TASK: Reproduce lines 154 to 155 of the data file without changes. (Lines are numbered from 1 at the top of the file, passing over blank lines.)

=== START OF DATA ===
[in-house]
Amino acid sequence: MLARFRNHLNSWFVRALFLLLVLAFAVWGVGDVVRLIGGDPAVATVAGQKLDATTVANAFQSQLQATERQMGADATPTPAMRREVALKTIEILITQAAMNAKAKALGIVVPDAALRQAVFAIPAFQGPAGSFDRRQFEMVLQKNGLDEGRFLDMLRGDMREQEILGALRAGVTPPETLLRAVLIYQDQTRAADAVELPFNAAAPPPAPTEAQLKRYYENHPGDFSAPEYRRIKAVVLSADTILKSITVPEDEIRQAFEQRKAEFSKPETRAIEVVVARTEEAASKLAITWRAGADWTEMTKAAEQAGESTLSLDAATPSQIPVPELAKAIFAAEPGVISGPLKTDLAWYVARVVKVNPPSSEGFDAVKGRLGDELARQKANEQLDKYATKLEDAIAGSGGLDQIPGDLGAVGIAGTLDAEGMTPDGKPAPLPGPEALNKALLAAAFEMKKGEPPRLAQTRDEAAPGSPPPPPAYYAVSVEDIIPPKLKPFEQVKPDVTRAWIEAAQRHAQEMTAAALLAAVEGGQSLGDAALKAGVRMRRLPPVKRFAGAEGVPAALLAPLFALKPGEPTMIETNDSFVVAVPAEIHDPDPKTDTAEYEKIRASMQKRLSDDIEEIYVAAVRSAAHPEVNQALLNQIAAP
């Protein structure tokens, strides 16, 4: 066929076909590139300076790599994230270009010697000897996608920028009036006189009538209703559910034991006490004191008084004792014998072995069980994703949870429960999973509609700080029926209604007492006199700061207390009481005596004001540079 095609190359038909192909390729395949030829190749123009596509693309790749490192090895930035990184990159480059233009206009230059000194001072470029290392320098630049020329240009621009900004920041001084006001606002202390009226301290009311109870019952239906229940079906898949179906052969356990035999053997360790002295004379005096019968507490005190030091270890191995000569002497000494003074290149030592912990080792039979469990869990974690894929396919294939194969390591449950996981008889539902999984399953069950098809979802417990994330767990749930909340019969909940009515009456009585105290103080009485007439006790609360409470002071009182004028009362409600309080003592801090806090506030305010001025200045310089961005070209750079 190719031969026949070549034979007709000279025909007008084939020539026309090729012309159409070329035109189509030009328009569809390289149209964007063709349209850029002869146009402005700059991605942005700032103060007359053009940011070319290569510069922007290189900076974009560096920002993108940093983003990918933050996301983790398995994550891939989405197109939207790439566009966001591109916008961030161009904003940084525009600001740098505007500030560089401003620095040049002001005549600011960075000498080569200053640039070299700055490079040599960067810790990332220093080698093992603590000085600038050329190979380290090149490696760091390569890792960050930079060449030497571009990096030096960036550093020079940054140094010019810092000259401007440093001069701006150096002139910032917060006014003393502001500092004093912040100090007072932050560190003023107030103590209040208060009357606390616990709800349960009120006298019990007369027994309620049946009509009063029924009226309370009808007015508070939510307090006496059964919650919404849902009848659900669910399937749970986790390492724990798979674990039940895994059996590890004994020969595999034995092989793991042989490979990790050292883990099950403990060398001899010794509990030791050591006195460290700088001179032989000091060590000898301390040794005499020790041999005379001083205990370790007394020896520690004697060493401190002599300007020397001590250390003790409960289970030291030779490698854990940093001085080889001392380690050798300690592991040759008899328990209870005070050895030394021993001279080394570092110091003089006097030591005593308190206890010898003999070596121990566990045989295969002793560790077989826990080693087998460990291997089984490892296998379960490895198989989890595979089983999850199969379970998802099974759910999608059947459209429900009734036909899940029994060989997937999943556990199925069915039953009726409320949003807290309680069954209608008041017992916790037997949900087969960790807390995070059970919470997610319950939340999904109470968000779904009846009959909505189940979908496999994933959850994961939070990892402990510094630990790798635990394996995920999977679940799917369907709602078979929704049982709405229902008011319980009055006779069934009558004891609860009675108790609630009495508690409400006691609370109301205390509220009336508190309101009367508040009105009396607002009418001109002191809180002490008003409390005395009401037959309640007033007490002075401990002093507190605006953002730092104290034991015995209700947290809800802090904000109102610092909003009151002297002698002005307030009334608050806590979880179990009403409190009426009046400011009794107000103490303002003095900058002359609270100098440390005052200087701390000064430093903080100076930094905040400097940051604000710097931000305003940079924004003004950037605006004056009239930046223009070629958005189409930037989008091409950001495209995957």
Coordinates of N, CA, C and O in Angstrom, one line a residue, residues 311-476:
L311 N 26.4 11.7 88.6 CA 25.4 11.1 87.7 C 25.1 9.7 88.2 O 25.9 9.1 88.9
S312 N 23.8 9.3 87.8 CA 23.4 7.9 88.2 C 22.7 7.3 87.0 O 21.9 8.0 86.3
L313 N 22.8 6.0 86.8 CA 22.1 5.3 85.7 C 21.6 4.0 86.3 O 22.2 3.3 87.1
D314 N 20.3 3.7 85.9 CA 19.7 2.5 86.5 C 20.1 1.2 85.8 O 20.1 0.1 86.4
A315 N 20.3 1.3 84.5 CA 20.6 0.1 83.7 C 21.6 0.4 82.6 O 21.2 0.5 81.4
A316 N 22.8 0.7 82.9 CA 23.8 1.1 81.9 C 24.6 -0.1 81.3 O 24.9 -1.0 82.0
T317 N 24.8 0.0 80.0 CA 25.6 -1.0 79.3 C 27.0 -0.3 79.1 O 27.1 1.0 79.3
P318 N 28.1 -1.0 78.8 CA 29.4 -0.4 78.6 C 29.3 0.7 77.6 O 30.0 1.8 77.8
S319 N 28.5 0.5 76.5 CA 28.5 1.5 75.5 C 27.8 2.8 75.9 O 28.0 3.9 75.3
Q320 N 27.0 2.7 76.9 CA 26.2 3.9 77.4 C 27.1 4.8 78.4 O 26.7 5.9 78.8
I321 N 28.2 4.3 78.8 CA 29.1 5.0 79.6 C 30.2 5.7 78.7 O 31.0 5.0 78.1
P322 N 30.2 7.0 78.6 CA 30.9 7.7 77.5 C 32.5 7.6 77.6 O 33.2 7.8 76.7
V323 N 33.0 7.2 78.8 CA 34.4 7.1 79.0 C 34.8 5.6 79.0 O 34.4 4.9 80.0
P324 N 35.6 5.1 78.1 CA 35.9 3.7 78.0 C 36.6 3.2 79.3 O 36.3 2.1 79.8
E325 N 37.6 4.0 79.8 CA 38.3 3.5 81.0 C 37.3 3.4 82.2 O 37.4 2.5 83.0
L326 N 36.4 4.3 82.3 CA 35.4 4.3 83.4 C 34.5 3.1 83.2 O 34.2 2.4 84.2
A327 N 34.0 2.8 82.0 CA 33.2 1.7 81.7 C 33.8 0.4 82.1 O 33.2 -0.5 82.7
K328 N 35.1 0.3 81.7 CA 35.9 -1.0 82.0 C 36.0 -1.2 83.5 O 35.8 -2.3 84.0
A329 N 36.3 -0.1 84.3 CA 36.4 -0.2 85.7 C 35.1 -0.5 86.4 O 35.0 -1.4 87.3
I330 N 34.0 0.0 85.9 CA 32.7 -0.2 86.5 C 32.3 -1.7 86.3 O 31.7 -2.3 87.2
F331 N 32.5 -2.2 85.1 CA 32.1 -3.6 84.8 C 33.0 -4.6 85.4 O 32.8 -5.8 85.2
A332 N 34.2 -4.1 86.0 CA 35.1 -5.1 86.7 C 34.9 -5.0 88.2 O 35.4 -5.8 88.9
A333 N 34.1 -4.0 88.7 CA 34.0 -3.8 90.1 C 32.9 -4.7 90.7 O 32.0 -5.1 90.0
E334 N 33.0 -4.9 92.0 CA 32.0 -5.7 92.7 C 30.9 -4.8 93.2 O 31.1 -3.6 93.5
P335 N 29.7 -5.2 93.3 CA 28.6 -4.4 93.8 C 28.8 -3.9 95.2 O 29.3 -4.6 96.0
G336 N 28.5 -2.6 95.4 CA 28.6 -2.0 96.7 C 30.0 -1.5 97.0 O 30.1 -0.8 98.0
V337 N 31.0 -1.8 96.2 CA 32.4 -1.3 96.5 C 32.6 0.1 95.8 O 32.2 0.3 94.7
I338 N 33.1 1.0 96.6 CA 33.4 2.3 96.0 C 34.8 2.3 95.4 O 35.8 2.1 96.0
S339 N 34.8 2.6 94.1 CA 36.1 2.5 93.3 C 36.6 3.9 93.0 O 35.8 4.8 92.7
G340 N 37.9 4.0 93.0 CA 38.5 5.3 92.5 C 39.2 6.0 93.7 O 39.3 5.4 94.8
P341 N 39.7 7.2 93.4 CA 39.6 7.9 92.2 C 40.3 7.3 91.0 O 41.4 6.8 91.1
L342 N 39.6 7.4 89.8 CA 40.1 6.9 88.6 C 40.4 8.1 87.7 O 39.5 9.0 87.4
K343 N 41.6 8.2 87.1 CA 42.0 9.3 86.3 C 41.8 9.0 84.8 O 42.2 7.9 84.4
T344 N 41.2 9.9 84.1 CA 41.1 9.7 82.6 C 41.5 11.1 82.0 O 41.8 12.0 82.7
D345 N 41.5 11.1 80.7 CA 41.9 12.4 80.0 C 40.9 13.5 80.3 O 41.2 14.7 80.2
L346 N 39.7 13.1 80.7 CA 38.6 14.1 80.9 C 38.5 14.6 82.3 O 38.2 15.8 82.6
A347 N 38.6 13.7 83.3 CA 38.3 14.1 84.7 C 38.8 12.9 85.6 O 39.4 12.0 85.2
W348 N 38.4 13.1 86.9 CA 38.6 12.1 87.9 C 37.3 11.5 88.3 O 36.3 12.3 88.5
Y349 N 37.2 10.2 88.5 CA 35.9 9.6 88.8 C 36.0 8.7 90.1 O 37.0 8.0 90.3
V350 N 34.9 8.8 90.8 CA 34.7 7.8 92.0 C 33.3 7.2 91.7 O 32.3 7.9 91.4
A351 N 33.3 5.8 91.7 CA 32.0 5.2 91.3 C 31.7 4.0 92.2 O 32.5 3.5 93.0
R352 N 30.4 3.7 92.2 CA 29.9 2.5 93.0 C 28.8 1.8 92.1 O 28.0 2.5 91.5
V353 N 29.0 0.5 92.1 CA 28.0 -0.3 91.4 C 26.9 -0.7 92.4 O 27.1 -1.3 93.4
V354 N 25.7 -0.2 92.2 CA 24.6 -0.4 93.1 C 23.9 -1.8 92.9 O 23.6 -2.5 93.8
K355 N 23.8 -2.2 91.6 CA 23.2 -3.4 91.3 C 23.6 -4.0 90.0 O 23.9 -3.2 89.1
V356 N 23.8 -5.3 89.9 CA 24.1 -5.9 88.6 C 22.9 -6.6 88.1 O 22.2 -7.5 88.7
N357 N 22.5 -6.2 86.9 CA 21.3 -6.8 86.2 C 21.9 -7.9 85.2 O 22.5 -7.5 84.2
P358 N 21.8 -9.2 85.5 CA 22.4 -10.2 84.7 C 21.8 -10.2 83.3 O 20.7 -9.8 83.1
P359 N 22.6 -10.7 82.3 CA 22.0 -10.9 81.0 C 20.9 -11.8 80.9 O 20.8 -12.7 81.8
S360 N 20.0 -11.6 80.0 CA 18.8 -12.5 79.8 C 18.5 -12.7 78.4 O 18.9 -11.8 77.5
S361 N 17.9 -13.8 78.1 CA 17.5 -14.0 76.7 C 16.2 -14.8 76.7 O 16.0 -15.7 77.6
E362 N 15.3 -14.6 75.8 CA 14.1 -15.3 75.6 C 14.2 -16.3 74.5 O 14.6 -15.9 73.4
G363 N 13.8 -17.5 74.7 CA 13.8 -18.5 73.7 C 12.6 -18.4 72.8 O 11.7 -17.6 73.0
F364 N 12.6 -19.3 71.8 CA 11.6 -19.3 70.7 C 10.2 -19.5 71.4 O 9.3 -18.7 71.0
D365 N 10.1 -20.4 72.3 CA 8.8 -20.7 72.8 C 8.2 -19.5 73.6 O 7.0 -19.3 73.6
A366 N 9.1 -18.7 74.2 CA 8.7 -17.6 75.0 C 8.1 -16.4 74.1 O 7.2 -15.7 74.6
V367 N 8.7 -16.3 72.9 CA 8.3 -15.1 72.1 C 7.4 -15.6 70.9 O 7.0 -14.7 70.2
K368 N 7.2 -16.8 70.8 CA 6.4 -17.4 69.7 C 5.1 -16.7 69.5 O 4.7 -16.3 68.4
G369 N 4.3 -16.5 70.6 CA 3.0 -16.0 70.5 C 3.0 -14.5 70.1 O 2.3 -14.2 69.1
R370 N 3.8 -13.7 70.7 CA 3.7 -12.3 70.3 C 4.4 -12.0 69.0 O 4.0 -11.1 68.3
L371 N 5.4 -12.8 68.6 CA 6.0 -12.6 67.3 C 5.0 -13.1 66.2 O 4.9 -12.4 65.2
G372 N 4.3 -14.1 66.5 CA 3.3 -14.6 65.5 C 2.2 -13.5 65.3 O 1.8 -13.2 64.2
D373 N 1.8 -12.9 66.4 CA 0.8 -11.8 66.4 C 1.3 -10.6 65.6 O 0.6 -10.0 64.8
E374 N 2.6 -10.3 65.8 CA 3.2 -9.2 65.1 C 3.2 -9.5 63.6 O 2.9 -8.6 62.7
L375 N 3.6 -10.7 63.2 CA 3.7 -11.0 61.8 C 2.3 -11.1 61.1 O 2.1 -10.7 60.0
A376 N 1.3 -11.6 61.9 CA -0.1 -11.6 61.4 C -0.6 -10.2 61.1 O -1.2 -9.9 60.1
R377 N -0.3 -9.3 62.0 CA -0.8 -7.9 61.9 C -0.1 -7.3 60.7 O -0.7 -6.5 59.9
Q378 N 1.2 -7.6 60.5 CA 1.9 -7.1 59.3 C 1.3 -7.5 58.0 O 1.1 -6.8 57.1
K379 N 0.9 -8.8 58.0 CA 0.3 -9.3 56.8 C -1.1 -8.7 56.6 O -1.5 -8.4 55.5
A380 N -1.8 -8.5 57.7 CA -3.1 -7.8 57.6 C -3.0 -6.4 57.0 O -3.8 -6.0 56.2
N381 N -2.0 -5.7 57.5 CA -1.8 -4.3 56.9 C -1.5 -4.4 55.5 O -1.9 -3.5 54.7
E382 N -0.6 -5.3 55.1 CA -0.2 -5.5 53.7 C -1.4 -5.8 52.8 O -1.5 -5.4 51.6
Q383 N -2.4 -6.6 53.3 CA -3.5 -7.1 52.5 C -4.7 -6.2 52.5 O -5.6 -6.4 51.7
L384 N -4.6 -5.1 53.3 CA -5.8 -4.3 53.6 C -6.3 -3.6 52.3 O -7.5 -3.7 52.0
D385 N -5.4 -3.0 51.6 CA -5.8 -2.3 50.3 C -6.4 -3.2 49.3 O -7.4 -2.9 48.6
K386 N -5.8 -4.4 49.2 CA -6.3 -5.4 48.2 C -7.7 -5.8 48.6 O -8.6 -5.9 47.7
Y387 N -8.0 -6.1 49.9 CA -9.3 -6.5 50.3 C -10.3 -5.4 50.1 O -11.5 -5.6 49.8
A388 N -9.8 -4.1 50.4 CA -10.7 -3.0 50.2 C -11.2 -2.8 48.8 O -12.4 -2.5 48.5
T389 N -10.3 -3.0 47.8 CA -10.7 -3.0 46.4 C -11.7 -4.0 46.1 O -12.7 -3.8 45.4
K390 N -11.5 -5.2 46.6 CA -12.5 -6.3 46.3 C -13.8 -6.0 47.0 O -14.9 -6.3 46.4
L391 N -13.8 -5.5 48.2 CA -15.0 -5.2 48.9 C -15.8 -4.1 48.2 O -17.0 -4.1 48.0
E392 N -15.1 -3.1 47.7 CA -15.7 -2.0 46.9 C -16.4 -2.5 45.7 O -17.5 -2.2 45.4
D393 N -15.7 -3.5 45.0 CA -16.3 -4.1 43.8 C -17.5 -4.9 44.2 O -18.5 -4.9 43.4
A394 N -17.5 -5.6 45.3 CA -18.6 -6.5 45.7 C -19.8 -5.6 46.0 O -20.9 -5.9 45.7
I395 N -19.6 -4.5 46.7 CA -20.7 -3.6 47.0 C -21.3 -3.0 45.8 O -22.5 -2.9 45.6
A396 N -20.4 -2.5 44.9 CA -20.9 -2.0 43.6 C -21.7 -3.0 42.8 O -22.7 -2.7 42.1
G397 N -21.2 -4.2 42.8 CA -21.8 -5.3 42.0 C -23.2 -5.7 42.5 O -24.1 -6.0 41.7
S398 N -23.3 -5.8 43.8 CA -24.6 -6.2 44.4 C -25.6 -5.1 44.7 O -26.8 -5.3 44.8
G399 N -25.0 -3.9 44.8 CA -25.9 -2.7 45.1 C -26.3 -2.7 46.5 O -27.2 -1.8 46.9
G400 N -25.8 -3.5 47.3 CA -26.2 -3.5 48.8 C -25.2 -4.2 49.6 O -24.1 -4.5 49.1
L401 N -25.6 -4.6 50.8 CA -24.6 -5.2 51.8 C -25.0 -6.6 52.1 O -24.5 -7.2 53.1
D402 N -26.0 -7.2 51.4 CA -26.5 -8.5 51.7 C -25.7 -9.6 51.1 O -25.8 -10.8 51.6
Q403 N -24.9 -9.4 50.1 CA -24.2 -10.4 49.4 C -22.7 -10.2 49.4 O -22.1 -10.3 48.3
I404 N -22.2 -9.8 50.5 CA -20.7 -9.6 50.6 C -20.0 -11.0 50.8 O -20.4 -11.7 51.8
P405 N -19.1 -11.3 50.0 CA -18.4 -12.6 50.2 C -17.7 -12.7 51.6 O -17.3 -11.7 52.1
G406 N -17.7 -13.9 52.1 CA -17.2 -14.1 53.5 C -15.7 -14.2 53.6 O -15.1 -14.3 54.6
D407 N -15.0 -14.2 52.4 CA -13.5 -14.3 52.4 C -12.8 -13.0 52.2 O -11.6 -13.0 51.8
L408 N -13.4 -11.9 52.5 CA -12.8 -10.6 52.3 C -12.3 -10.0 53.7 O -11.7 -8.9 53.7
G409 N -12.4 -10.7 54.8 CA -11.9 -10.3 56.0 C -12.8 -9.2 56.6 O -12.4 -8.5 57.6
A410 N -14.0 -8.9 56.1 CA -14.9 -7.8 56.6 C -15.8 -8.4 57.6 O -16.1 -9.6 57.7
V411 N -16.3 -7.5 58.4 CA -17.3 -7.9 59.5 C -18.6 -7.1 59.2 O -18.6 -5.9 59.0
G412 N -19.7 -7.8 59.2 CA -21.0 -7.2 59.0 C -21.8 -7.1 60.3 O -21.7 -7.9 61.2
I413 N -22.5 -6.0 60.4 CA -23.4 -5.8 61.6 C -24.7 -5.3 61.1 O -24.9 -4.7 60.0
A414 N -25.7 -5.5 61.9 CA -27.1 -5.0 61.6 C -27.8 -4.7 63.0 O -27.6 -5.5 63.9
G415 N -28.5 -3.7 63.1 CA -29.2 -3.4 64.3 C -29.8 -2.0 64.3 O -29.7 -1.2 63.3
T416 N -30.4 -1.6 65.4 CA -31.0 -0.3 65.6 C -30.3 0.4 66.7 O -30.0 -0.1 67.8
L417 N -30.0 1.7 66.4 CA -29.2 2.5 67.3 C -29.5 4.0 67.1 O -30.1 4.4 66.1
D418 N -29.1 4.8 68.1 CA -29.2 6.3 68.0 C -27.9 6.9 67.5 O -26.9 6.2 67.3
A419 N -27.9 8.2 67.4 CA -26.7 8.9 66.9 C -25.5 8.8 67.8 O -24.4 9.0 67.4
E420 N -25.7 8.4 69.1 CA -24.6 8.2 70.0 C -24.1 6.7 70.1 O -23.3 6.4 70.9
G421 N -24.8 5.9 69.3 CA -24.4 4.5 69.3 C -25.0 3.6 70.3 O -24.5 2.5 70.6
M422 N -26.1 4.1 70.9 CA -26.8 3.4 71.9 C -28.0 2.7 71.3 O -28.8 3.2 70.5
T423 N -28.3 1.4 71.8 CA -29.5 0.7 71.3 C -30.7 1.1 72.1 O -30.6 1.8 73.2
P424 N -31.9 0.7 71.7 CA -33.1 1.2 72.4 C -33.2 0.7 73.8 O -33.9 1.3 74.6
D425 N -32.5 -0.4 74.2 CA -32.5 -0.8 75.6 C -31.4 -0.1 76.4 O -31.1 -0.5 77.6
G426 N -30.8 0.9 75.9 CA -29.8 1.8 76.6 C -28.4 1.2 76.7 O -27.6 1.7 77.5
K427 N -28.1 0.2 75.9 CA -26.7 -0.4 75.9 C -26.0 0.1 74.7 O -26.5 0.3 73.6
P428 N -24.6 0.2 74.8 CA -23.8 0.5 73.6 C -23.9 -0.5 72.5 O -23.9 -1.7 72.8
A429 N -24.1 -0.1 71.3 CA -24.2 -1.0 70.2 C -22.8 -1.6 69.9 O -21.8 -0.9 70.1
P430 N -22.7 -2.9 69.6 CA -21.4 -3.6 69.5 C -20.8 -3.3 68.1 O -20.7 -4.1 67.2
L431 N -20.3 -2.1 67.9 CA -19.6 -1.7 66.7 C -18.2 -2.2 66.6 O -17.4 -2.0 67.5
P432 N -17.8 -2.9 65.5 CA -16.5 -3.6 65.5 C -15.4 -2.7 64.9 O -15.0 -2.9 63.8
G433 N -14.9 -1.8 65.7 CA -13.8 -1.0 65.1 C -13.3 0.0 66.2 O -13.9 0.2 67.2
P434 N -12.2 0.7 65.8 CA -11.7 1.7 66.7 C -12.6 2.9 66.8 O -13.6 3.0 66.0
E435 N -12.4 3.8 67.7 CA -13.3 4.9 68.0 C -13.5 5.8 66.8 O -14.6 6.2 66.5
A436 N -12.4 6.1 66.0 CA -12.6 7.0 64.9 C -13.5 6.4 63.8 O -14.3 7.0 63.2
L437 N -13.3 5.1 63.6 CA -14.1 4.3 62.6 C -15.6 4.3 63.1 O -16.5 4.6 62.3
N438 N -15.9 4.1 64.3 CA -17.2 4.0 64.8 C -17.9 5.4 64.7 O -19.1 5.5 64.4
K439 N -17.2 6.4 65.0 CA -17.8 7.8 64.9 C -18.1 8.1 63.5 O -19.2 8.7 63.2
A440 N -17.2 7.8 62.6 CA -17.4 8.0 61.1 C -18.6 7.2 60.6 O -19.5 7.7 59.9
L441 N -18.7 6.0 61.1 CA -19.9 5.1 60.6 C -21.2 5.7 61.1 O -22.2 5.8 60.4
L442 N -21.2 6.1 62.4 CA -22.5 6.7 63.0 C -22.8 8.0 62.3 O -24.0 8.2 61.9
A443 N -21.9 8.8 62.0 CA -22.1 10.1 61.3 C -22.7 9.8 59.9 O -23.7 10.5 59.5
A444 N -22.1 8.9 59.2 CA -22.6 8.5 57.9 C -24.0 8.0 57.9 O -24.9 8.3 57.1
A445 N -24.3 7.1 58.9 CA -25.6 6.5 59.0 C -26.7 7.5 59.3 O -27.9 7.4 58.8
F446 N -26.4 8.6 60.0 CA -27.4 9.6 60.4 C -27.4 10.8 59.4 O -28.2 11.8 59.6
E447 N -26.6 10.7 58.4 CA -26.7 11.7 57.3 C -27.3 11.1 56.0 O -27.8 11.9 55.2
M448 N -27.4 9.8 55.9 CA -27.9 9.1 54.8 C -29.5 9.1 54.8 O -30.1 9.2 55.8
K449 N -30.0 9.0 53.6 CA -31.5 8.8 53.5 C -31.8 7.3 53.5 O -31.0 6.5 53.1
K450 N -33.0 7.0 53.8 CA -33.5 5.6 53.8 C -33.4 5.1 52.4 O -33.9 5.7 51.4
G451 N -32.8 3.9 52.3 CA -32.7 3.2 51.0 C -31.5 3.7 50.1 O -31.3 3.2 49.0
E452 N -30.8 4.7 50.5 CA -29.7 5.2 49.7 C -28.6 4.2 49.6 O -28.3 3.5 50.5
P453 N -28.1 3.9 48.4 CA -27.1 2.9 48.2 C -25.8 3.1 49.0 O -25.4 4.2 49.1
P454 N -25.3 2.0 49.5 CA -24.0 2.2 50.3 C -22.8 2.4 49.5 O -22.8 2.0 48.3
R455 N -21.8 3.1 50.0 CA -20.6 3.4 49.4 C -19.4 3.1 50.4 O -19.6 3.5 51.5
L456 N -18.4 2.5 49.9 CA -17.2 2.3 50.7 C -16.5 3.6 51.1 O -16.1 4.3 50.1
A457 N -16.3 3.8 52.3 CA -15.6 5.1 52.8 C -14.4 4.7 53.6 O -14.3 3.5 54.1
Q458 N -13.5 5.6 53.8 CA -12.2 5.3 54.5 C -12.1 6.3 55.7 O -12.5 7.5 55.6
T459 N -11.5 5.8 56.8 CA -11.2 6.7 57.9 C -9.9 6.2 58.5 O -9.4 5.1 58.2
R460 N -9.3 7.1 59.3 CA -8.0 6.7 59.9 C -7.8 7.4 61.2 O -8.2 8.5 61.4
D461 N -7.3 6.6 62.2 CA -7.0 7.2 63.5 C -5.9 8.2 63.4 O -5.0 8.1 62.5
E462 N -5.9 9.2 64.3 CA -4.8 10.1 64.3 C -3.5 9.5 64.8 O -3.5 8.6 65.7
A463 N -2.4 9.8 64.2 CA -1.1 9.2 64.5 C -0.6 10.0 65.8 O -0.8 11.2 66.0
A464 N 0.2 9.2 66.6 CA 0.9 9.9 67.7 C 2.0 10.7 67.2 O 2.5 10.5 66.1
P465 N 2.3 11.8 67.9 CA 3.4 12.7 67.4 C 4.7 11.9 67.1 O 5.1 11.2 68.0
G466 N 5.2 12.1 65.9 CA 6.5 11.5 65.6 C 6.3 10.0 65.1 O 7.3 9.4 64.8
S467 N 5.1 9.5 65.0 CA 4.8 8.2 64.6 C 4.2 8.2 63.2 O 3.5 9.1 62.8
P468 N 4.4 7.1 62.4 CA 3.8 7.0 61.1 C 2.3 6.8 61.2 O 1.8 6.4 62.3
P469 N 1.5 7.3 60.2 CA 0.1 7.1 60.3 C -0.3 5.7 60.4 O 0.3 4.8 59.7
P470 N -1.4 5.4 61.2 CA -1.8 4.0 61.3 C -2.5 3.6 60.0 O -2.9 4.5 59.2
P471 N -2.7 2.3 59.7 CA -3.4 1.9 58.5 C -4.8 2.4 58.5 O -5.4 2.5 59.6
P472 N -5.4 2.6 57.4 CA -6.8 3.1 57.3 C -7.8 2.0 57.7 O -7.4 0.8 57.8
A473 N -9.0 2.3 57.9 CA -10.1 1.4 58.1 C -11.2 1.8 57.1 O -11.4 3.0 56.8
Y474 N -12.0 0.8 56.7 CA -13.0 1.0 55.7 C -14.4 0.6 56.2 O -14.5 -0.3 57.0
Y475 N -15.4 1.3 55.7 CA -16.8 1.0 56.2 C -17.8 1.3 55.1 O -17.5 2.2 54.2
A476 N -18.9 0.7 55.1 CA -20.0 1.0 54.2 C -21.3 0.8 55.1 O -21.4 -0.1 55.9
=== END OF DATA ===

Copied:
R460 N -9.3 7.1 59.3 CA -8.0 6.7 59.9 C -7.8 7.4 61.2 O -8.2 8.5 61.4
D461 N -7.3 6.6 62.2 CA -7.0 7.2 63.5 C -5.9 8.2 63.4 O -5.0 8.1 62.5